Thus, the practice of ahimsa is both an individual and a collective virtue; and this kindly attitude, which requires that our hearts be free from baser impulses like anger, pride, hypocrisy, greed, envy and contempt, has a positive force and a universal appeal.
  The second virtue which Jaina ethics lays stress on is good neighborliness; one should speak the truth and respect the right of property. It is thus that one becomes trustworthy in society, and at the same time creates and atmosphere of security for others.
  One's thought, words and acts must be consistent with each other; and they must, further, create an atmosphere of confidence and safety round about. It is no use being untrue to one's immediate neighbor and pretending to be highly cosmopolitan and benevolent people living beyond the seas.
  Individual kindliness, mutual confidence and a reciprocal sense of security must start with the immediate neighbor and then be gradually diffused in society at large, not only in theory but also in practice.
  These virtues can go to constitute coherent social and political groups of worthy citizens who yearn for peaceful coexistence with the well being of the entire humanity in view.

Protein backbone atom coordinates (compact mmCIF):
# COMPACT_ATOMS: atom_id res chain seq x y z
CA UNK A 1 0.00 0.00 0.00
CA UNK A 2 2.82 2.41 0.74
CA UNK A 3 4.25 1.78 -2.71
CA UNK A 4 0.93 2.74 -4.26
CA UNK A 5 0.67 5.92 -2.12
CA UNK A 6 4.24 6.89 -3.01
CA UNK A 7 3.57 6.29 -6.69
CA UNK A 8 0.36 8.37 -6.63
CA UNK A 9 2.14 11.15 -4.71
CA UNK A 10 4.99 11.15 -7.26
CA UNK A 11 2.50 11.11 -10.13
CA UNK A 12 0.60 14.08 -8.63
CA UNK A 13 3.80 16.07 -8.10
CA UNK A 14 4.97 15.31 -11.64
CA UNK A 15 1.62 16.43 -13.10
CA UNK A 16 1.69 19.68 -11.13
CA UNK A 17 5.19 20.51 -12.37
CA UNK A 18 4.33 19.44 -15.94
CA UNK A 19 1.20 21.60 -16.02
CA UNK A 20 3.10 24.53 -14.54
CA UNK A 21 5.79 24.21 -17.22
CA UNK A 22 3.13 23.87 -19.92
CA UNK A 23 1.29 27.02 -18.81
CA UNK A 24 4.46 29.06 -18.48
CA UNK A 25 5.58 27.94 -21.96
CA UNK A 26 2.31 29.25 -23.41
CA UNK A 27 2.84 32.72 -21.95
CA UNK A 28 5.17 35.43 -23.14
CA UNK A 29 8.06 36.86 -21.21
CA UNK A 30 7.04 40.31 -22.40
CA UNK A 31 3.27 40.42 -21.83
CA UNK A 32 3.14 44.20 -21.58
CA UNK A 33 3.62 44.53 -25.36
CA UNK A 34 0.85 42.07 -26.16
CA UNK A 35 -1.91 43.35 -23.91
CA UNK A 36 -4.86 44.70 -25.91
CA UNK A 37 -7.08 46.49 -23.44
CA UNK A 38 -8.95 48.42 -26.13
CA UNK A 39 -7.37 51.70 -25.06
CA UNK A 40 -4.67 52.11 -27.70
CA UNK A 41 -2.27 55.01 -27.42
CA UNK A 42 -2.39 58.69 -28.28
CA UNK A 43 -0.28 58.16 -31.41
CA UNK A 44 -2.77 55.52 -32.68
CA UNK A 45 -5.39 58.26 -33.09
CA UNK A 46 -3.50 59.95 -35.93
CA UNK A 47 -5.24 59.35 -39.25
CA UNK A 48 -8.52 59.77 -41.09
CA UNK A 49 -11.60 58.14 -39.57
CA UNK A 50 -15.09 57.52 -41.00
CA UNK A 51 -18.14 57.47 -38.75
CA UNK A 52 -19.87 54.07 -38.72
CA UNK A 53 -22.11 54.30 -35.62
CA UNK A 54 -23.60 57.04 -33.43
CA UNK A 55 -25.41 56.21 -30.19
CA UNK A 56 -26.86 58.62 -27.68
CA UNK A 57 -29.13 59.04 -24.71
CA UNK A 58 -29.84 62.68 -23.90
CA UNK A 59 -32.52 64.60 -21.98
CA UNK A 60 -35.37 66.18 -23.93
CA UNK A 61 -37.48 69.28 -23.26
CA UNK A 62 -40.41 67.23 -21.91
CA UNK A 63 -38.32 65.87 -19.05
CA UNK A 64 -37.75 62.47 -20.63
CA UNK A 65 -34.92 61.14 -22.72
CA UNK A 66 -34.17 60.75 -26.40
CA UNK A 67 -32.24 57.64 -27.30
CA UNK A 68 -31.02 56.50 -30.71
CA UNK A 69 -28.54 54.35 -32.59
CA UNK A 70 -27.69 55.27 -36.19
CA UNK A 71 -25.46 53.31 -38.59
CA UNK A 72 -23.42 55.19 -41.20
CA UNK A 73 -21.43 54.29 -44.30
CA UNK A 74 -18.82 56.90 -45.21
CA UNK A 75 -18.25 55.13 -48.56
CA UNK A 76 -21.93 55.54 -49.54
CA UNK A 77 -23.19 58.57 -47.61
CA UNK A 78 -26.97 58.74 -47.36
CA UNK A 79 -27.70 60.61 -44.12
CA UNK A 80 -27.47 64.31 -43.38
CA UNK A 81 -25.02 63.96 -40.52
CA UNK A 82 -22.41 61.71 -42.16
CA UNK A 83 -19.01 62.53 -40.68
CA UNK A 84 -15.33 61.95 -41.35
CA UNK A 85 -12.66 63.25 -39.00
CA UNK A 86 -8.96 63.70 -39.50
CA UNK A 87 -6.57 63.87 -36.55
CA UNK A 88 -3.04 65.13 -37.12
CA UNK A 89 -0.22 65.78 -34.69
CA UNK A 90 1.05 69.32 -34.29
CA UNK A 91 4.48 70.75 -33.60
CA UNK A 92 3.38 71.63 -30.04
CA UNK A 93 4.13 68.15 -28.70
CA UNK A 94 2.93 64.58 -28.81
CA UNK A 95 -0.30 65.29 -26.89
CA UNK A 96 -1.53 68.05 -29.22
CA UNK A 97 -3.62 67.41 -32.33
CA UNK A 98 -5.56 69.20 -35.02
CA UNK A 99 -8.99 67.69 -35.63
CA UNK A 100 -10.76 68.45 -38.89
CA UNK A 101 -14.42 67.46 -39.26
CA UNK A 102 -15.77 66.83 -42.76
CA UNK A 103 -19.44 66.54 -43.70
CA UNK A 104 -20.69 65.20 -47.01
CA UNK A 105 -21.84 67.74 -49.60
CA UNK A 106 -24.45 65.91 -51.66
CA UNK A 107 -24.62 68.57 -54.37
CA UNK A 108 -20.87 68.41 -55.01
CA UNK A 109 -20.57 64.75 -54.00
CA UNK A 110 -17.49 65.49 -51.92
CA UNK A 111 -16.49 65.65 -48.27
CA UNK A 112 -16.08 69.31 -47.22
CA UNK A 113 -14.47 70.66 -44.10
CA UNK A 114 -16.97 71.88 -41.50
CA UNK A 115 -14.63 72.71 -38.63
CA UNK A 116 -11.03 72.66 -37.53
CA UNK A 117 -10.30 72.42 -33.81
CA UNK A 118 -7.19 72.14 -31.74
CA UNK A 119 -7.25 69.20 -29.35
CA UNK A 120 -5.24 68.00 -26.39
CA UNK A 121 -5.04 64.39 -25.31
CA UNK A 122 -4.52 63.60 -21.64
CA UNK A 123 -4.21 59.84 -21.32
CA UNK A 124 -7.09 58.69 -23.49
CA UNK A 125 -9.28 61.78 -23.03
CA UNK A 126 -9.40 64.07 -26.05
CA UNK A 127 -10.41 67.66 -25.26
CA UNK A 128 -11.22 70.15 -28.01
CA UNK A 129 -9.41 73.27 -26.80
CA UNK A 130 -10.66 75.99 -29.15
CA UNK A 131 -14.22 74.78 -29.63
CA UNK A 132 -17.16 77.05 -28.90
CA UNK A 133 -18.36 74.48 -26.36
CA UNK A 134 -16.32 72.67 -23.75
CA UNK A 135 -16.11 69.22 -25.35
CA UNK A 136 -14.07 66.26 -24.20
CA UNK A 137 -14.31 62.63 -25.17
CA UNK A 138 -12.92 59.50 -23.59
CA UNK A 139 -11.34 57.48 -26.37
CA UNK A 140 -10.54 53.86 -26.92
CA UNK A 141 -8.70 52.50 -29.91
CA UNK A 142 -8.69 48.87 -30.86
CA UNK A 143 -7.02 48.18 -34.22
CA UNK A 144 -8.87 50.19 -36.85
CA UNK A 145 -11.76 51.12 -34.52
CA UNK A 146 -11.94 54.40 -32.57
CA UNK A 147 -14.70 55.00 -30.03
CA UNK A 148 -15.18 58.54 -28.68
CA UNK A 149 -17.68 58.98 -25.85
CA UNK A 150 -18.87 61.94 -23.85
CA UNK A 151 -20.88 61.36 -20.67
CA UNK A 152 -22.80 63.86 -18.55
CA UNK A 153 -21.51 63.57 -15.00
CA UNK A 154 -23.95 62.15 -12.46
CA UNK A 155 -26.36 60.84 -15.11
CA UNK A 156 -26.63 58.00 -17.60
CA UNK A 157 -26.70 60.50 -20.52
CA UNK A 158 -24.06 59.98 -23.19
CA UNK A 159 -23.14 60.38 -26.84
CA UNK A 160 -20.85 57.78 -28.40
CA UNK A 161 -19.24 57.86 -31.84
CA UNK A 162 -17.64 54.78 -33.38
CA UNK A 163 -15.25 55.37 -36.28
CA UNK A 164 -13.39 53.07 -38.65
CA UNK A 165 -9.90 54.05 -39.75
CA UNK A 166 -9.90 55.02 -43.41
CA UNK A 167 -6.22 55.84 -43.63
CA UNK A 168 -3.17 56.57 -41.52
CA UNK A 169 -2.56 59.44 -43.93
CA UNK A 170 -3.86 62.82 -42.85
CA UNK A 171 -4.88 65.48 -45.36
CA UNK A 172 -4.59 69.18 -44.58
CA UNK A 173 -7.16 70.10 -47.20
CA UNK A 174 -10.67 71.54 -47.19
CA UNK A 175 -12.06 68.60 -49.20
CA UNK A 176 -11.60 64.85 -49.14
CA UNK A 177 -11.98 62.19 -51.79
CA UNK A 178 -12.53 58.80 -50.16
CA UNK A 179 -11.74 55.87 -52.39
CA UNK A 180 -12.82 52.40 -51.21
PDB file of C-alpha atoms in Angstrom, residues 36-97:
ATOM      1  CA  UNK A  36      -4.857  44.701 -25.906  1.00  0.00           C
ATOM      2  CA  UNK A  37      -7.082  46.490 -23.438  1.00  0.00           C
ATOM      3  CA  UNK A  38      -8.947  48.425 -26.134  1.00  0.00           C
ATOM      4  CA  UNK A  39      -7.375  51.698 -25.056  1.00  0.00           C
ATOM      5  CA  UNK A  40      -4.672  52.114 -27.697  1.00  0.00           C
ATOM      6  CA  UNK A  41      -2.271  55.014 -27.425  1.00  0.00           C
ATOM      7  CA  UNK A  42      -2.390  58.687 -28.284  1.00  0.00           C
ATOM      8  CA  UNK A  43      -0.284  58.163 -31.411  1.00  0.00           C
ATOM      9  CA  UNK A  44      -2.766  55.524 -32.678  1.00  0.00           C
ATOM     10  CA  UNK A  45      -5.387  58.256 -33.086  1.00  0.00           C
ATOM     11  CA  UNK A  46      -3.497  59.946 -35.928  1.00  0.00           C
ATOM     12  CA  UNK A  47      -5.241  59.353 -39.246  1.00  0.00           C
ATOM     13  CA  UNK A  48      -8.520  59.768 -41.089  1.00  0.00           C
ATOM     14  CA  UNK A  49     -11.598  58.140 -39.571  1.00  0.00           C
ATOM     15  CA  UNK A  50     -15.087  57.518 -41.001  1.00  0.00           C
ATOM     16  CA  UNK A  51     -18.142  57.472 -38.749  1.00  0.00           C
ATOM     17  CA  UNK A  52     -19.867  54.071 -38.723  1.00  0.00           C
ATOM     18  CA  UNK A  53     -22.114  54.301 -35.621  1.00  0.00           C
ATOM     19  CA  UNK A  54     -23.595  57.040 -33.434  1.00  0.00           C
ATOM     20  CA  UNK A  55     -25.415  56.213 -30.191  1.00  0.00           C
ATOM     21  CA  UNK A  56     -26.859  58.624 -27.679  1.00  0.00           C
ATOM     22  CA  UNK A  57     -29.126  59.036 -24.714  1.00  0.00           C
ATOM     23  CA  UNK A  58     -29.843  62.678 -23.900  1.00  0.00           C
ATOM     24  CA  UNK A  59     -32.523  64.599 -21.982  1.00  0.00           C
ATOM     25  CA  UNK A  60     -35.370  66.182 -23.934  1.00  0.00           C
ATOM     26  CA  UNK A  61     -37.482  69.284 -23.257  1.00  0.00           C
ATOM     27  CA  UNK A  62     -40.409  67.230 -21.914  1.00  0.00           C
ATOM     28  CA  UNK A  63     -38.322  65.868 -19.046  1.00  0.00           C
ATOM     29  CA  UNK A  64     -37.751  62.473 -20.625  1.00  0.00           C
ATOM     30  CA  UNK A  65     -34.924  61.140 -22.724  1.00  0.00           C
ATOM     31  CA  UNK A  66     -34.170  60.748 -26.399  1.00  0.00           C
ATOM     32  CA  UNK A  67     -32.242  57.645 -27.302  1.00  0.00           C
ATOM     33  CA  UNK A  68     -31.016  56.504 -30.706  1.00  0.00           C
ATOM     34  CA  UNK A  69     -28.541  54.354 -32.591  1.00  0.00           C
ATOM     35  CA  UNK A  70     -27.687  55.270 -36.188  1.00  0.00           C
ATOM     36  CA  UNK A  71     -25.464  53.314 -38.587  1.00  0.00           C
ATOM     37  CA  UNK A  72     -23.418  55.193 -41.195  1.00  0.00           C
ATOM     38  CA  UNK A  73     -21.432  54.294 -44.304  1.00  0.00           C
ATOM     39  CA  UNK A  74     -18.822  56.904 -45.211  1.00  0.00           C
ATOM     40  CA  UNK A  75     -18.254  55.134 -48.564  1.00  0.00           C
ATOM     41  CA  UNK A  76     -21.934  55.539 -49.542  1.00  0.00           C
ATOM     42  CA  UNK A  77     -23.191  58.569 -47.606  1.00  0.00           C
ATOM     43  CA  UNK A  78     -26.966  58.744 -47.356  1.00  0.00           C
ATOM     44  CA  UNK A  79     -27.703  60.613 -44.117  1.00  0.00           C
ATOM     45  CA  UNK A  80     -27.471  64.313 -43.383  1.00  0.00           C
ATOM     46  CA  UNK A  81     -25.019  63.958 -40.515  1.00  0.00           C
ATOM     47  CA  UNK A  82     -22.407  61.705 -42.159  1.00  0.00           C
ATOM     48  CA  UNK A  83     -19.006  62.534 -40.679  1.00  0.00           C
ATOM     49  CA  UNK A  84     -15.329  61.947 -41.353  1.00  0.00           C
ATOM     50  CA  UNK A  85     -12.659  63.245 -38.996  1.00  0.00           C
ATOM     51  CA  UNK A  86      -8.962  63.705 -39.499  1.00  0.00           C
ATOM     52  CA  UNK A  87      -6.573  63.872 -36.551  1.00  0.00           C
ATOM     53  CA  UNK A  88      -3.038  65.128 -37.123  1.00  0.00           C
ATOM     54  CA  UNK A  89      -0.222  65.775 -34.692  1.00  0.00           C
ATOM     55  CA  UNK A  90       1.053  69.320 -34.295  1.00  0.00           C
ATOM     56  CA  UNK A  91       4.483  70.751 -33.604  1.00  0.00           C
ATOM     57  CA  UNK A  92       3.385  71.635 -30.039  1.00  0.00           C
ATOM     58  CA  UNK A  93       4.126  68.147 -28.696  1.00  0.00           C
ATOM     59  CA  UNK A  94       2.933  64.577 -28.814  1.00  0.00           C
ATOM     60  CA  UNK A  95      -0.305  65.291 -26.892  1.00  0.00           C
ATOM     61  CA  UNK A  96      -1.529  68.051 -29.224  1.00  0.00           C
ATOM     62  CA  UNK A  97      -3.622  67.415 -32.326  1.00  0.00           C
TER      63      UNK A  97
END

The third virtue is a steady and progressive restraint on acquisitiveness which manifests itself either in the from of yearning for sensual or sex pleasure, or for acquisition of property. This virtue is to be practiced in different degrees at different stages of one's spiritual or religious progress.
  An ideally religious man is entirely free from acquisitiveness in thought, word and deed; his last vestige or property is his body alone, and his wants are the minimum required to sustain it; and this too he voluntarily relinquishes in the end when he finds that it gives him no more aid in the practice of religion.
  Pursuit of pleasure is an endless game; individual inclinations and passions must be duly trained and curbed; thus indeed does one get mental poise and spiritual balance. A voluntary limitation of property is a community virtue, which results in social justice and fair distribution of utility commodities.
  The strong and the rich should not weed out the weak and the poor but such voluntary restriction on their instincts and possessions that the under-privileged too has a fair chance in life.
  Any attempt to enforce these qualities by an external and legal authority, on either the individual or society, will lead to hypocrisy or secret criminal tendencies. It is for sensible individuals to practice these virtues, and thus set an example from which an enlightened society will gradually be developed.
  There are many elements, which go to constitute the intellectual make-up of an individual: his inheritance, environment, upbringing, studies and experiences. It is this intellectual make up that shapes his convictions and opinions; if he lacks in intellectual honesty and integrity of expression, these latter may get perverted.